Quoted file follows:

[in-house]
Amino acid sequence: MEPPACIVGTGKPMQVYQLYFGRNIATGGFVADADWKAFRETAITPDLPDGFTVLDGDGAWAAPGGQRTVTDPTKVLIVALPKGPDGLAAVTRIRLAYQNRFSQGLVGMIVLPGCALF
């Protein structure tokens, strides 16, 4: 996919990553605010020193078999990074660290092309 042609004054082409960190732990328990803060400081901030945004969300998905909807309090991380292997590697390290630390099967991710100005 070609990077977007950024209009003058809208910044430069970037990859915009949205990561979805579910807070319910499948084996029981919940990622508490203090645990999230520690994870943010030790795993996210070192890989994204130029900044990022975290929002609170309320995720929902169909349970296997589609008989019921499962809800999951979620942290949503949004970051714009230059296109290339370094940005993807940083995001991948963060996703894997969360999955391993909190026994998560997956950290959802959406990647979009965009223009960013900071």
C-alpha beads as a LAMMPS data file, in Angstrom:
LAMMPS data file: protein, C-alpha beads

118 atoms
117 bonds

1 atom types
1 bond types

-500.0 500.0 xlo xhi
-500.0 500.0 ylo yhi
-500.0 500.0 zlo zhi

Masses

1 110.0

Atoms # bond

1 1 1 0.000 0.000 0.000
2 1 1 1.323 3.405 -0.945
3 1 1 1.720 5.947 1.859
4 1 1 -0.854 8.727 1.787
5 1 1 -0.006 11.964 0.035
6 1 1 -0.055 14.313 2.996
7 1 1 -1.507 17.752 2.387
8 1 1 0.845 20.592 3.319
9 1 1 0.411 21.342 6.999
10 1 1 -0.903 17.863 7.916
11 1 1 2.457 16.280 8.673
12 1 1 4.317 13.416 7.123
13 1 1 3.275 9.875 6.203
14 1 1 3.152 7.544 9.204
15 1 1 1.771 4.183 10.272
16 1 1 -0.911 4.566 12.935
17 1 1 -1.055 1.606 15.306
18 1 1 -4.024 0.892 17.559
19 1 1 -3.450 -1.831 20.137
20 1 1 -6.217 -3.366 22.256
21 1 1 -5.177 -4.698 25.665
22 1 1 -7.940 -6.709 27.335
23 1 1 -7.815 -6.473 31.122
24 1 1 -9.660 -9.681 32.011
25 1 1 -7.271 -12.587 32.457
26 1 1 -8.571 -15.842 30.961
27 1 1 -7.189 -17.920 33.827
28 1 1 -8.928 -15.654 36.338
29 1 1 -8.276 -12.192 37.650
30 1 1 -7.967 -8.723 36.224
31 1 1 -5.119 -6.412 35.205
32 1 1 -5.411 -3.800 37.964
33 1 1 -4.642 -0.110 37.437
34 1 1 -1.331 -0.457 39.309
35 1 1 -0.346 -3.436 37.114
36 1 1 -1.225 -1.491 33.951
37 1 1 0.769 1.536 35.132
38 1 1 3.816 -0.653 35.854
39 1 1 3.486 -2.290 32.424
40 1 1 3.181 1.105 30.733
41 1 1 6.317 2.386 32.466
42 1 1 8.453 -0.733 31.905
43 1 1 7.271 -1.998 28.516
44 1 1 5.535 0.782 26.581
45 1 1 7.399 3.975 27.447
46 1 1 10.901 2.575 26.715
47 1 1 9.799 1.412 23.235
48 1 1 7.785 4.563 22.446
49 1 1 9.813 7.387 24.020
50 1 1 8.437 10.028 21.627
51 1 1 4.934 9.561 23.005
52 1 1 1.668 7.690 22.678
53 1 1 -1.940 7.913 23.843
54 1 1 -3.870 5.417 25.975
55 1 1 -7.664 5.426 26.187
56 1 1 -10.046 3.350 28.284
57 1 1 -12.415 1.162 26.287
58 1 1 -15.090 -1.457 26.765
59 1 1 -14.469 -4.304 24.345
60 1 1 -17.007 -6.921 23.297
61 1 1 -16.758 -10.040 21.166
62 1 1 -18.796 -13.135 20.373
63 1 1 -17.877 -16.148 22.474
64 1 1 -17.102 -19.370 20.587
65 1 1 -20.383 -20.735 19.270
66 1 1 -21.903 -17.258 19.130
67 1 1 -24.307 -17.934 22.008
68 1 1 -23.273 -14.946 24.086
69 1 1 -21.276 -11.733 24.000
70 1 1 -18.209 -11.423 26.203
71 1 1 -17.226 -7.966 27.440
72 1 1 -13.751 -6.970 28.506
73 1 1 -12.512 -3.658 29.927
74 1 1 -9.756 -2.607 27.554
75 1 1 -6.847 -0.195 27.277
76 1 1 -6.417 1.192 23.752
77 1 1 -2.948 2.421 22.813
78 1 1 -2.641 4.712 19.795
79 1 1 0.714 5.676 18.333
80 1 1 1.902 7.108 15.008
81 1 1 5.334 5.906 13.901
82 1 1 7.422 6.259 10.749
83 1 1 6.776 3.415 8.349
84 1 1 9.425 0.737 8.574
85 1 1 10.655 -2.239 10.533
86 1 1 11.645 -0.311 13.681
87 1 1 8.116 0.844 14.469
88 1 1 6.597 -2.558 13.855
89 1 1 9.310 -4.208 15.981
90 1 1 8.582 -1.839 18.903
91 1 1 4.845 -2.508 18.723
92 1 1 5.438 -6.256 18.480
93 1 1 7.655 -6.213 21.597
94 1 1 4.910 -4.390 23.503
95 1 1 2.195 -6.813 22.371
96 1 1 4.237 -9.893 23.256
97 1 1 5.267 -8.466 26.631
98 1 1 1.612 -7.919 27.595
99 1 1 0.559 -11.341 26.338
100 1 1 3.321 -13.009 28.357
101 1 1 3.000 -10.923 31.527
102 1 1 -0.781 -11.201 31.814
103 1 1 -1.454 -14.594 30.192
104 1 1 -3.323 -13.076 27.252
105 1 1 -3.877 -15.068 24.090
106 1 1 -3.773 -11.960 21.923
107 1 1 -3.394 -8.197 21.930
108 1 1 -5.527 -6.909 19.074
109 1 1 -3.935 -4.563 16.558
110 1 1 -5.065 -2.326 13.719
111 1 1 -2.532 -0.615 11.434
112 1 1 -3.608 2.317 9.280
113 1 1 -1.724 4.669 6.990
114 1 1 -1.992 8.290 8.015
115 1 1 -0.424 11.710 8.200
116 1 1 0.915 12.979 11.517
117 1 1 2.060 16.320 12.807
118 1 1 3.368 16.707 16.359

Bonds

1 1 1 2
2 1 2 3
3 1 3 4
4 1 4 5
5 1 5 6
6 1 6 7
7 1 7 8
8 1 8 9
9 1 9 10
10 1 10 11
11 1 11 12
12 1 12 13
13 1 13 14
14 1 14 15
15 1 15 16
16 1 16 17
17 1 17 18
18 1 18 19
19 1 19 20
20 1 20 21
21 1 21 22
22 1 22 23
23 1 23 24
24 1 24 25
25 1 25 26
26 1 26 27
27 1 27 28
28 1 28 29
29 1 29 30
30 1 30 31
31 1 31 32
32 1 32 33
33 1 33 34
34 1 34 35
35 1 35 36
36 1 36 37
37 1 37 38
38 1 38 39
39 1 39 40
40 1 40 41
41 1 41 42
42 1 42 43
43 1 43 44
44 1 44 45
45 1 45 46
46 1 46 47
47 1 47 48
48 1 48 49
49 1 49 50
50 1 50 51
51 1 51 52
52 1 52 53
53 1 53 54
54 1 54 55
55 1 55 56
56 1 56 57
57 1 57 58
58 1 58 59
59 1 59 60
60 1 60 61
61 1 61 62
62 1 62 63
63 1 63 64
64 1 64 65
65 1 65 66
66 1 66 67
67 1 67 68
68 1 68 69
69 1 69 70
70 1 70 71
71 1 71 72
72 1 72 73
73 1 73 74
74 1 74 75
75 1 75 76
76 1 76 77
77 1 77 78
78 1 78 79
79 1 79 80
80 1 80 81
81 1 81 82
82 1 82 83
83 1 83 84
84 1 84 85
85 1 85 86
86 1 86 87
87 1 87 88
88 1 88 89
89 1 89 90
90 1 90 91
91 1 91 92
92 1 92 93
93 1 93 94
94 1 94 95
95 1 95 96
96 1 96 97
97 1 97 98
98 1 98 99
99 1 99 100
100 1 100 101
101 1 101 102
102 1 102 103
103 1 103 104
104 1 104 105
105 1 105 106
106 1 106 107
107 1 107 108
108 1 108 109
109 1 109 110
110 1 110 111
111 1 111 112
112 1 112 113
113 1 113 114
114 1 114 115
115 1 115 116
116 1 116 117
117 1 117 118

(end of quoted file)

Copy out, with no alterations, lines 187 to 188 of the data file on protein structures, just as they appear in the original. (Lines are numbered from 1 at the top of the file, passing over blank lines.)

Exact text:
53 1 53 54
54 1 54 55